Longing, Lament, and Joy

We live in the Between, this now and not yet time stretched by our waiting for the Kingdom to come on the one hand and by its grand arrival in the ascension of Christ on the other. Our eschatology is firmed realised, present and not yet present. The Kingdom is here, the Kingdom is not yet here. We live in the Twixt, the time between the times.

That’s who we are, a Holy Saturday people.

To live in the Between is to grieve. To be a Christian is to carry great grief about the world. Every Sunday we grieve. To live in the Between is to be surprised by joy as it appears, fleeting and fulsome, casting forwards to a day after this day, to a living land. Our longing for another land is the ground of our joy, that’s where it starts. Every Sunday we delight in God.

We are constantly looking at what is ahead of us with anticipatory joy, and we are constantly grieving that while the Enemy has been cast from the heavens he has yet to be hurled into the lake of fire. We are always longing for the feast to come and grieving the state of our lives as we wait for the clock to strike dinnertime.

This is the Christian life. It is a naïve escape from reality to think otherwise. We are pulled between the poles of longing and lament. As we sit in the tension—and it is like being pulled taught between two poles—we learn that thanksgiving is what keeps the proverbial elastic band from either snapping or slackening from the strain.

It’s ok to feel the tension. It’s ok to notice that we’ve let one of our ‘ropes’ grow slack, our next step is to consciously lament or consciously rejoice as we embrace the life of the Between.

You’ll find some disagree. Even back in the apostolic period we find some strange ideas floating about. The Shepherd of Hermas, one of the books belovéd by the early church that they didn’t add to the canon of Scripture (because, if there’s doubt here, it was demonstrably not the word of God) suggests that cheerful people do good things, and grieving people “always do evil.”


Hermas also asserts that “the intercession of grieving people never has the power to ascend to … God.” This is the sort of argument that we should honestly laugh at: it’s such a saddeningly small view of the human life and it misses the contours of the story of scripture. We must be broken like bread to be anointed as kings. That’s what Adam refused to do, and what Christ embraced for all of us.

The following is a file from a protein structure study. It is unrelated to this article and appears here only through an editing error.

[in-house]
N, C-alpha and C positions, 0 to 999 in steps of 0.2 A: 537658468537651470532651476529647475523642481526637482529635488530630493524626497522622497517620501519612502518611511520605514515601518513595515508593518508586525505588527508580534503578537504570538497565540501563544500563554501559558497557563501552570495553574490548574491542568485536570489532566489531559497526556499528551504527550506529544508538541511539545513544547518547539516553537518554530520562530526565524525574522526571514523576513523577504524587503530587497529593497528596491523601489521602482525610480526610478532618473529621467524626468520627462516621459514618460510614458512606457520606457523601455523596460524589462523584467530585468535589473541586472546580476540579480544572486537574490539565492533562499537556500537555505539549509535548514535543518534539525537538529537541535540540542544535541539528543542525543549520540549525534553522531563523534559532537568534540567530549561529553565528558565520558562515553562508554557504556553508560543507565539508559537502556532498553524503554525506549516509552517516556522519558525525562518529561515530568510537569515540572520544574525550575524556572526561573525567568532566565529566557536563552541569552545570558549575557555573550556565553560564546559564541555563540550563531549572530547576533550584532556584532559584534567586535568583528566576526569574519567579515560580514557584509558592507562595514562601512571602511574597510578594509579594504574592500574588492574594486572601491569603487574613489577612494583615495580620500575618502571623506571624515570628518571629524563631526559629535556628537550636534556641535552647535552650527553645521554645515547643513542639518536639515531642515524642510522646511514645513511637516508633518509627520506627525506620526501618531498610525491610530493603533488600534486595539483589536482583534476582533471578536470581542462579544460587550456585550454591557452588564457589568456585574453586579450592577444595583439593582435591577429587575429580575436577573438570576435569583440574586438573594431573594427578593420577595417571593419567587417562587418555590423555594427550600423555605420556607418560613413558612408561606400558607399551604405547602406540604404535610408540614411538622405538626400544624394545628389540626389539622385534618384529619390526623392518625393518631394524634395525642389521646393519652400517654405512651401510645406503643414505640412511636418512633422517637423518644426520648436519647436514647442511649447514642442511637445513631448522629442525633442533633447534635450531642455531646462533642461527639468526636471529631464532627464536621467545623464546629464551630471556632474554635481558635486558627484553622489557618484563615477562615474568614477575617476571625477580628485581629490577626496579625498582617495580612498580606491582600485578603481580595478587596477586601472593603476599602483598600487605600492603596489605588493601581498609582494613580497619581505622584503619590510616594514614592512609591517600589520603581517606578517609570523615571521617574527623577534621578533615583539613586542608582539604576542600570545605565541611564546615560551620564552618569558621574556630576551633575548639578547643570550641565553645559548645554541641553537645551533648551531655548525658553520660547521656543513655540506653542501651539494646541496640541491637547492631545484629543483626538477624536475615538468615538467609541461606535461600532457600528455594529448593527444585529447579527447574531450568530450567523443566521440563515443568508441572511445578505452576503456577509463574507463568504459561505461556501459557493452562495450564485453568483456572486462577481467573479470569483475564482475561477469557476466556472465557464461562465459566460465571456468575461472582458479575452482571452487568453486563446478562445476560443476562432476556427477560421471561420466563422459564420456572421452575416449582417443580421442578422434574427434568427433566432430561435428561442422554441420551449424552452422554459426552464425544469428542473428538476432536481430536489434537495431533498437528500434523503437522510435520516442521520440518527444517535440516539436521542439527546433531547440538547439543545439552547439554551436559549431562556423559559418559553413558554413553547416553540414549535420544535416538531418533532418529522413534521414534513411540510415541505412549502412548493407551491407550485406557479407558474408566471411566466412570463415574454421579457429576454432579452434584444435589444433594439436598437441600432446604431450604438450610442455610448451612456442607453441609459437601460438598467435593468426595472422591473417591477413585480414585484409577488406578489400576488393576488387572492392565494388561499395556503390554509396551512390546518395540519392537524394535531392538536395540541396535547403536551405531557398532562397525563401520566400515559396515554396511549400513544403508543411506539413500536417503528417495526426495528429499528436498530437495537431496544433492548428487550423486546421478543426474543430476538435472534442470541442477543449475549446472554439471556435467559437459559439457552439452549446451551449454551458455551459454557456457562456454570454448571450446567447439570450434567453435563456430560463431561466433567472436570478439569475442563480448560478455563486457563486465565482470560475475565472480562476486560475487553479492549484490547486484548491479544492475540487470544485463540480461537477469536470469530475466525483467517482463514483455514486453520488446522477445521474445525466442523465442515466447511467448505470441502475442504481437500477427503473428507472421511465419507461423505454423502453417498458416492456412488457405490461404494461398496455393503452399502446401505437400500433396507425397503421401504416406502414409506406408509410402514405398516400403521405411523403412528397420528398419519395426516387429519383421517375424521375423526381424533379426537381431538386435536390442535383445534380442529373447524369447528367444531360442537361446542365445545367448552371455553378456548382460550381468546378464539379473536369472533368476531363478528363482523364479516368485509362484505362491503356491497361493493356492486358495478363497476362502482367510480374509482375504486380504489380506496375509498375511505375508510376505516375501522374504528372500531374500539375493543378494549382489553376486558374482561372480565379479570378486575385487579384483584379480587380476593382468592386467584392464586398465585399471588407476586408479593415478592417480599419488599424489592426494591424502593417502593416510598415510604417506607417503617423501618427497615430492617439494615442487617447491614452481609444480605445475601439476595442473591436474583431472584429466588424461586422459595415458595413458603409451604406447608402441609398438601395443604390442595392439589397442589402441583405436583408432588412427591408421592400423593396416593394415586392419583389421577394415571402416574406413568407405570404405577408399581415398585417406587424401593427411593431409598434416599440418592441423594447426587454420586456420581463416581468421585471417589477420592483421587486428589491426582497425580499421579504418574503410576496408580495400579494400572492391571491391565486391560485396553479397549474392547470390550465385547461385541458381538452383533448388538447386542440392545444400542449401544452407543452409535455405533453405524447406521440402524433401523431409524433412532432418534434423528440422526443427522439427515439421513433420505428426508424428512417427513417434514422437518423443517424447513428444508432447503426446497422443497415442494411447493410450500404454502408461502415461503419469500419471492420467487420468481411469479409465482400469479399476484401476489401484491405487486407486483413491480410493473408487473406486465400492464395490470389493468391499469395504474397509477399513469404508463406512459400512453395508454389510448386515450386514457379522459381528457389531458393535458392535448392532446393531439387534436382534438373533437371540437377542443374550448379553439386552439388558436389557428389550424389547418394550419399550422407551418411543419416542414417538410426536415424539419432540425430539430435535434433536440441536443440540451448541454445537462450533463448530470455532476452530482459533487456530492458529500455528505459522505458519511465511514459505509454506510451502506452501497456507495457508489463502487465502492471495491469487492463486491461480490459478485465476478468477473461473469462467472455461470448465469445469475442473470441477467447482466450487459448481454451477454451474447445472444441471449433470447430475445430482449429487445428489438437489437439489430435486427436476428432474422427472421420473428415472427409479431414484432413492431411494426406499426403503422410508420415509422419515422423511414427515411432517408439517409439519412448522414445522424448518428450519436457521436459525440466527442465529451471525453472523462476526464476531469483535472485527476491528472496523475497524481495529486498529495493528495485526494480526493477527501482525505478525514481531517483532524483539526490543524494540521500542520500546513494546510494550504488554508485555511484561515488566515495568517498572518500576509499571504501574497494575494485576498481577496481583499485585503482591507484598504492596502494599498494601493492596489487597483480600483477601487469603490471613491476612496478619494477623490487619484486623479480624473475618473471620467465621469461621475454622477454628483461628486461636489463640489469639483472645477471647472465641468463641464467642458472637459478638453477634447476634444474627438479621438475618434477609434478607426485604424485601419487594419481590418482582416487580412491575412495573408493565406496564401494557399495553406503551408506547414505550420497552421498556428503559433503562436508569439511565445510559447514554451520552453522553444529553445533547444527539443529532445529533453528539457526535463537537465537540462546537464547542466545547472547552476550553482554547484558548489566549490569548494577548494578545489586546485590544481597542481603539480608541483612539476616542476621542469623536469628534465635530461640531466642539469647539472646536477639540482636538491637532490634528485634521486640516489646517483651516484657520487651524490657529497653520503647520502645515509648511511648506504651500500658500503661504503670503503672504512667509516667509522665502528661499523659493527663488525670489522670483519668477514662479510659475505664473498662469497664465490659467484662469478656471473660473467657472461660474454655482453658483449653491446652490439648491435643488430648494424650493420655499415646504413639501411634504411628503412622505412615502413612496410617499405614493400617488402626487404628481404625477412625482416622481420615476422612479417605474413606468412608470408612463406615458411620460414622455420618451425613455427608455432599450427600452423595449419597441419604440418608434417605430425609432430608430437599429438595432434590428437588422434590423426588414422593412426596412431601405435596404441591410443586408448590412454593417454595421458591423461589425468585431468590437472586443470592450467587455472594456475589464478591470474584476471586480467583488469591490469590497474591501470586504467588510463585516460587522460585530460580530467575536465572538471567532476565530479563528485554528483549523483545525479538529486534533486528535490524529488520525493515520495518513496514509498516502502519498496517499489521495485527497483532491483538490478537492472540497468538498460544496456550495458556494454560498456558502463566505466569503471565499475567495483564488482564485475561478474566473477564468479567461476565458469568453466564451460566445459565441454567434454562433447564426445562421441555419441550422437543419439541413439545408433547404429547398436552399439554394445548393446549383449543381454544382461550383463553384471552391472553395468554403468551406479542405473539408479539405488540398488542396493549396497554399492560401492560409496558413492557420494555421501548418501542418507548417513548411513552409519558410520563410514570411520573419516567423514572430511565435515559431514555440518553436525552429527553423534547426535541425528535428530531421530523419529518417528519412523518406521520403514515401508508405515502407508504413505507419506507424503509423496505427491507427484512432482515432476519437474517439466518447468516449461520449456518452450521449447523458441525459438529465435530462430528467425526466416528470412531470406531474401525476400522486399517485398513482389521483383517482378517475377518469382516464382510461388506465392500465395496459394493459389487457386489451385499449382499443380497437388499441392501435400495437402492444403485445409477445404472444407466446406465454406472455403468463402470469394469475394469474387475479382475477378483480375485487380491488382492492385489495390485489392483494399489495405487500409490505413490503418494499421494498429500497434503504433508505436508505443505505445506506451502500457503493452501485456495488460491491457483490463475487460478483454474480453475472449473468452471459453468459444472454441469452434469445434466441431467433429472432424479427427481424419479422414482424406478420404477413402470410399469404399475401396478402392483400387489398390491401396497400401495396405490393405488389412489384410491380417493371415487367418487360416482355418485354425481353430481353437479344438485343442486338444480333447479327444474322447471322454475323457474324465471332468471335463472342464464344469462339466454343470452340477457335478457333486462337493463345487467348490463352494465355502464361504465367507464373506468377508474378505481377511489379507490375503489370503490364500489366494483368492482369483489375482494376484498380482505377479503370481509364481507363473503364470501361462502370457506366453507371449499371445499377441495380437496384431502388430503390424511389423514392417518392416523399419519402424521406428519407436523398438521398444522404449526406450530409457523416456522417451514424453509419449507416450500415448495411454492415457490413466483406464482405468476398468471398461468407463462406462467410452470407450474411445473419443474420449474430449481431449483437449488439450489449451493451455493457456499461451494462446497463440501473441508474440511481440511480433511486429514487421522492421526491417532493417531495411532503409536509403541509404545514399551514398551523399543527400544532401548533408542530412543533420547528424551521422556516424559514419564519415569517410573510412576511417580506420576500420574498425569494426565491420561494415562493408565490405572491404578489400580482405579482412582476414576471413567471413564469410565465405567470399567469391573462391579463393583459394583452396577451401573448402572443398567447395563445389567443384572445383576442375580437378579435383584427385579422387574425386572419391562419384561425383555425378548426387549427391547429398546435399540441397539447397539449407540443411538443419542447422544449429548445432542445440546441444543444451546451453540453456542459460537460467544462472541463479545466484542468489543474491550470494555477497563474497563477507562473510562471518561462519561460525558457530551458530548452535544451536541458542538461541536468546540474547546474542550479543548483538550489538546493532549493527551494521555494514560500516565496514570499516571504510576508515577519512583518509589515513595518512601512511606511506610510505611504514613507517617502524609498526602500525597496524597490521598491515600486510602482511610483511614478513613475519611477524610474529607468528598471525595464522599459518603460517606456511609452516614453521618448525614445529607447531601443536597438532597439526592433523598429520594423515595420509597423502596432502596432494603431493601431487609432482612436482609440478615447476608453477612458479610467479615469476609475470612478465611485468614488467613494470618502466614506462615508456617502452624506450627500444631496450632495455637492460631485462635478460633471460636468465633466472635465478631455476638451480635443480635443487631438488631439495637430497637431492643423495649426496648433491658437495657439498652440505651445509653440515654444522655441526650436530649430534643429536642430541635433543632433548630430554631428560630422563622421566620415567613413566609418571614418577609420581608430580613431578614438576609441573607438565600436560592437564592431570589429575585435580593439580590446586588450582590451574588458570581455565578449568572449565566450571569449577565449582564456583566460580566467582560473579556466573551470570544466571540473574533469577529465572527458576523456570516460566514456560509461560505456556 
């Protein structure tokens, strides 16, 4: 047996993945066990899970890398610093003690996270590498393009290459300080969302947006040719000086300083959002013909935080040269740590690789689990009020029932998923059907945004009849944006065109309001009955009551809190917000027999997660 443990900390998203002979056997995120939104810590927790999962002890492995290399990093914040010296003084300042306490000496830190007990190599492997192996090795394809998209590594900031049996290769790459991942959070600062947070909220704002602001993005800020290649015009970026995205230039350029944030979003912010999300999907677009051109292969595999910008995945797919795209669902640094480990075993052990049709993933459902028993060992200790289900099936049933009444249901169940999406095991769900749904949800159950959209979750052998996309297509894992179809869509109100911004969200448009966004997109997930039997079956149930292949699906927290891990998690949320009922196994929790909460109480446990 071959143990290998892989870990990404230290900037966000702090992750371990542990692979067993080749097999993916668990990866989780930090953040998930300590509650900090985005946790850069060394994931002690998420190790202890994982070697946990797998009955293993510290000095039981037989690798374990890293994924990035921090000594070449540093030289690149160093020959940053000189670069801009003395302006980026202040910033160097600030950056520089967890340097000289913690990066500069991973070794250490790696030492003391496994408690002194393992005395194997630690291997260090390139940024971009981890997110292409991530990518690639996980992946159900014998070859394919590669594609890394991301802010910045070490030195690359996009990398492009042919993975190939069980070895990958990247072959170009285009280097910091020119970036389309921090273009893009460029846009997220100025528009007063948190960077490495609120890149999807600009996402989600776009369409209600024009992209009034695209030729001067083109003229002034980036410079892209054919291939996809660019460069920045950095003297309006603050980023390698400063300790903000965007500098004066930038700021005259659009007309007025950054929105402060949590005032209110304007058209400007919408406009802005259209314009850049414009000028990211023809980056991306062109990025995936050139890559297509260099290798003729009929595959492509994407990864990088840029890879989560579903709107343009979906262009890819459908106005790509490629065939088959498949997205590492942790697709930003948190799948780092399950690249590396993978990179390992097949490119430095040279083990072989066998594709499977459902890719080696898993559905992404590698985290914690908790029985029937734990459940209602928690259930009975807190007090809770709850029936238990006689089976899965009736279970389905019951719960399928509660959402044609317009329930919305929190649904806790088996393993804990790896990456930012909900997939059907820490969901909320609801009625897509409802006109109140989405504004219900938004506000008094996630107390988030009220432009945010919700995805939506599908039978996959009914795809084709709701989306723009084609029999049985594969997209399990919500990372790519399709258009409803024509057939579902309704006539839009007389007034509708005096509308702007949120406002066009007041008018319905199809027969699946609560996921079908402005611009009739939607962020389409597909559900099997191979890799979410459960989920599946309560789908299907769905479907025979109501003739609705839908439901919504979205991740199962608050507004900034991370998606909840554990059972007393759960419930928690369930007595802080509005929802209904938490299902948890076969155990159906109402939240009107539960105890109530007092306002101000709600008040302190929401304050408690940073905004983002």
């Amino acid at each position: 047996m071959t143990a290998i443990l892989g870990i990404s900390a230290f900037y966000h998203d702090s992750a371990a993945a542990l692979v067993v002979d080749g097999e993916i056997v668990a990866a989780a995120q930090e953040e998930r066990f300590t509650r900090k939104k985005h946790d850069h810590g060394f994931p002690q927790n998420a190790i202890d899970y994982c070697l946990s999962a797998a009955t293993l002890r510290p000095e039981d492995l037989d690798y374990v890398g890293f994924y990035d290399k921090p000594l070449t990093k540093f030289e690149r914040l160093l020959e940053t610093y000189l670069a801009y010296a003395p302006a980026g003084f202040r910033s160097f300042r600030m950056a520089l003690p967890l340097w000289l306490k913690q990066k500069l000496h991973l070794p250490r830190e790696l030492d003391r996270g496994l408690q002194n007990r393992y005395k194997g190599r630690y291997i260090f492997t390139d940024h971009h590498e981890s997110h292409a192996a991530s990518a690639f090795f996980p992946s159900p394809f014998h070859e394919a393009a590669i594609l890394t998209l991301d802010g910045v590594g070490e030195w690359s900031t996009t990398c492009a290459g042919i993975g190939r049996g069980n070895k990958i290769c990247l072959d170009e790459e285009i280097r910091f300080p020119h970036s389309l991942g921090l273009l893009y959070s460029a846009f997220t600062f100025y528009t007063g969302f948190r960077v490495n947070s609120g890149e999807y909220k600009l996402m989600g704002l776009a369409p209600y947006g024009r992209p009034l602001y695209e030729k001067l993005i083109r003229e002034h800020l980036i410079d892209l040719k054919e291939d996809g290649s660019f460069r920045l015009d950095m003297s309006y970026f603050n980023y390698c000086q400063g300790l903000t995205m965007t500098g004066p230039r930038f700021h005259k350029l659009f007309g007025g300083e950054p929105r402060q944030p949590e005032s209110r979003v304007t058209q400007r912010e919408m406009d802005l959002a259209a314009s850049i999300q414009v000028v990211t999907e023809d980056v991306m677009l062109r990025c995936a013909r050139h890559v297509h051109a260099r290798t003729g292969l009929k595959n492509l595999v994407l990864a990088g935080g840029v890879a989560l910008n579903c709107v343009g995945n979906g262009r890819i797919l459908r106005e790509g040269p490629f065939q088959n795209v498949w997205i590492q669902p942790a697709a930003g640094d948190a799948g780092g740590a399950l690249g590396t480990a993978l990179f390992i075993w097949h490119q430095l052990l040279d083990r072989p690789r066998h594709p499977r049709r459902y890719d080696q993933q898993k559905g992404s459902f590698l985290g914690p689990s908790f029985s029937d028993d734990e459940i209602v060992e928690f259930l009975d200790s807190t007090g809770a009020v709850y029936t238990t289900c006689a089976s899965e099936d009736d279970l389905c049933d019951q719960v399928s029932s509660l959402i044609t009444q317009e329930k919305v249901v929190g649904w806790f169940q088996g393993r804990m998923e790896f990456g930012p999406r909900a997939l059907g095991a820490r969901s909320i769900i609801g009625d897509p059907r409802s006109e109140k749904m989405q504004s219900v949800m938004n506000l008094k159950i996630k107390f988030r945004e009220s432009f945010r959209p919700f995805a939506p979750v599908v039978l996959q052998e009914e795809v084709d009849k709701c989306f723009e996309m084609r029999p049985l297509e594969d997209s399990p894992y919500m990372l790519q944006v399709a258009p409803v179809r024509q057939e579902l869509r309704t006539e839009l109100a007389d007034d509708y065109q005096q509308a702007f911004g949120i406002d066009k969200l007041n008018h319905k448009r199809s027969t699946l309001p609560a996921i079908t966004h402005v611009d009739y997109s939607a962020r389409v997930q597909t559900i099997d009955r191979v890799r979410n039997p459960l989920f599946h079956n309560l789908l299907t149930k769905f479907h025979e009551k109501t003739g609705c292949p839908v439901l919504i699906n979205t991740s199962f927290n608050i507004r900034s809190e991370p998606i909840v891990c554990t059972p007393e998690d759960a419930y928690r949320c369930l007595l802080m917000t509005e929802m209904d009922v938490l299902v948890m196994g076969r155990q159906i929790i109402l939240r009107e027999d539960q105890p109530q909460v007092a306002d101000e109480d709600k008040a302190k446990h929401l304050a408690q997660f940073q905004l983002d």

It’s the pattern of our lives too as we followed our crucified King.

Sadly, it’s not uncommon though, even today, that the tension I’m arguing for is outright mocked as not being sufficiently joyful. It’s common in my charismatic circles, I’m ashamed to say.

It is true that we are supposed to be a people to joy. Which is why we grieve our pain. It’s the gap between the joy of longing, which we fuel by giving thanks for all things (1 Thessalonians 5), that causes our grief at sickness, at death, even at the torrent of tiny disappointments that drag at our heels.

I suspect much of the confusion comes because people conflate joy and happiness. Therefore, since Christians should be full of the joy of God (Philippians 4), we see those who respond in proportionate pain to suffering they experience as somehow lacking in joy. If joy were happiness this would make sense, though we would have to tear Lamentations out of the Bible. And most of the Psalms. And probably the Crucifixion.

Joy is not happiness, though sometimes they look similar. Joy can coexist with sadness. Joy can ache. Joy can cause deep tears of sorrow to burst from us because we see the beauty of the Lord, and this joy is our strength (Nehemiah 8). We see God and our own sinfulness or the scars on our faces from the Enemy’s claws cause us to weep. This is still what we call joy.

If we want to embrace everything God has for us, we have to abandon our pursuit of happiness—by which I mean a delight in circumstance or things—for a pursuit of pure joy. Joy is the delight of our hearts in God for God’s own sake. Joy grows from the longing we feel for the age to come when we compare the ash heaps we live in with the city that will descend from the clouds.

Joy comes from suffering. Larry Crabb says that only pain exposes our commitment to happiness for what it really is: a cheap love for comfort. He calls it an arrogance that displaces God from his rightful place as the King of our loves and desire of our hearts.

You want to know joy? I’m afraid there’s no substitute, you’re going to have to be broken. You’re going to have to actually look at the ash of your life, and see the darkness you’re surrounded by. Barbara Brown Taylor says that it is in the dark that we see “how shabby a faith based on benefits really is.”

We can cultivate joy. We can learn joy. We can choose joy—in fact you have to, it won’t come naturally. But there is no shortcut to joy. There are no five steps that will get you there. We simply have to realise that nothing we have is worth anything all that much when viewed eternally, that the Kingdom is glorious beyond all wonder, that we have no right to be there, but that we are loved and wanted and known by the God who has committed to getting us there.

To truly get it we must be broken like bread until there is nothing left for us to find happiness in. Then, right at the bottom of the pit, we’ll find a wonder, a treasure, a true and everlasting joy.

His name is Jesus, the Lord of Hosts.

Photo by Kenny Eliason on Unsplash

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